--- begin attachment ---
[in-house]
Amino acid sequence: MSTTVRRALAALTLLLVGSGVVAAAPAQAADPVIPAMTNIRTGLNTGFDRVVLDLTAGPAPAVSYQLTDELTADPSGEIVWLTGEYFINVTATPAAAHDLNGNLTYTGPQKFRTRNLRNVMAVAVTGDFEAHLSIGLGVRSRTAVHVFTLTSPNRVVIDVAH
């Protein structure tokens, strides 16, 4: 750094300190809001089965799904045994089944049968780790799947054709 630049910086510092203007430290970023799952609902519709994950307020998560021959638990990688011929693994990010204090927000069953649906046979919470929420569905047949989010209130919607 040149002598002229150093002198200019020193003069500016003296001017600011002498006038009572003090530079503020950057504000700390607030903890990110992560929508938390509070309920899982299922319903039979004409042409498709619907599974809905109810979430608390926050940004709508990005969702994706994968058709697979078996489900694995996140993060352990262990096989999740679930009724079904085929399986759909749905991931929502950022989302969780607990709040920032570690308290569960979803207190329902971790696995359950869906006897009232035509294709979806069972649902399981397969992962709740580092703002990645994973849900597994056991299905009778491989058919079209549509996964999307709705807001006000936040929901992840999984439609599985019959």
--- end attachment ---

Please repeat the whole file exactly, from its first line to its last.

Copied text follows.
[in-house]
Amino acid sequence: MSTTVRRALAALTLLLVGSGVVAAAPAQAADPVIPAMTNIRTGLNTGFDRVVLDLTAGPAPAVSYQLTDELTADPSGEIVWLTGEYFINVTATPAAAHDLNGNLTYTGPQKFRTRNLRNVMAVAVTGDFEAHLSIGLGVRSRTAVHVFTLTSPNRVVIDVAH
């Protein structure tokens, strides 16, 4: 750094300190809001089965799904045994089944049968780790799947054709 630049910086510092203007430290970023799952609902519709994950307020998560021959638990990688011929693994990010204090927000069953649906046979919470929420569905047949989010209130919607 040149002598002229150093002198200019020193003069500016003296001017600011002498006038009572003090530079503020950057504000700390607030903890990110992560929508938390509070309920899982299922319903039979004409042409498709619907599974809905109810979430608390926050940004709508990005969702994706994968058709697979078996489900694995996140993060352990262990096989999740679930009724079904085929399986759909749905991931929502950022989302969780607990709040920032570690308290569960979803207190329902971790696995359950869906006897009232035509294709979806069972649902399981397969992962709740580092703002990645994973849900597994056991299905009778491989058919079209549509996964999307709705807001006000936040929901992840999984439609599985019959």